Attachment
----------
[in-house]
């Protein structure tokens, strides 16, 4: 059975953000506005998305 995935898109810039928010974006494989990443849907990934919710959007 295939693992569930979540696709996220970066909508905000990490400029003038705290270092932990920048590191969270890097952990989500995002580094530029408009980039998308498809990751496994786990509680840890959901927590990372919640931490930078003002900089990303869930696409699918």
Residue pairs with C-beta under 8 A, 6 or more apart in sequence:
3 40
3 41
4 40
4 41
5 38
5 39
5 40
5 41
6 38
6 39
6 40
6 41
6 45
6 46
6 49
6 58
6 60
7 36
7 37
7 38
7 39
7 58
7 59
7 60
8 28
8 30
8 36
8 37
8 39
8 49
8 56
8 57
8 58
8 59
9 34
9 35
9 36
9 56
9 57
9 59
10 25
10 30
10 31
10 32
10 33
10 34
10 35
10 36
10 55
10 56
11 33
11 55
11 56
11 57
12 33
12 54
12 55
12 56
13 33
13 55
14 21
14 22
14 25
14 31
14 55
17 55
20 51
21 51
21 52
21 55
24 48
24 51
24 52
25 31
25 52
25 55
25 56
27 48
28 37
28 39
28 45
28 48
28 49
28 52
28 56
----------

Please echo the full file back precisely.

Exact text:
[in-house]
């Protein structure tokens, strides 16, 4: 059975953000506005998305 995935898109810039928010974006494989990443849907990934919710959007 295939693992569930979540696709996220970066909508905000990490400029003038705290270092932990920048590191969270890097952990989500995002580094530029408009980039998308498809990751496994786990509680840890959901927590990372919640931490930078003002900089990303869930696409699918």
Residue pairs with C-beta under 8 A, 6 or more apart in sequence:
3 40
3 41
4 40
4 41
5 38
5 39
5 40
5 41
6 38
6 39
6 40
6 41
6 45
6 46
6 49
6 58
6 60
7 36
7 37
7 38
7 39
7 58
7 59
7 60
8 28
8 30
8 36
8 37
8 39
8 49
8 56
8 57
8 58
8 59
9 34
9 35
9 36
9 56
9 57
9 59
10 25
10 30
10 31
10 32
10 33
10 34
10 35
10 36
10 55
10 56
11 33
11 55
11 56
11 57
12 33
12 54
12 55
12 56
13 33
13 55
14 21
14 22
14 25
14 31
14 55
17 55
20 51
21 51
21 52
21 55
24 48
24 51
24 52
25 31
25 52
25 55
25 56
27 48
28 37
28 39
28 45
28 48
28 49
28 52
28 56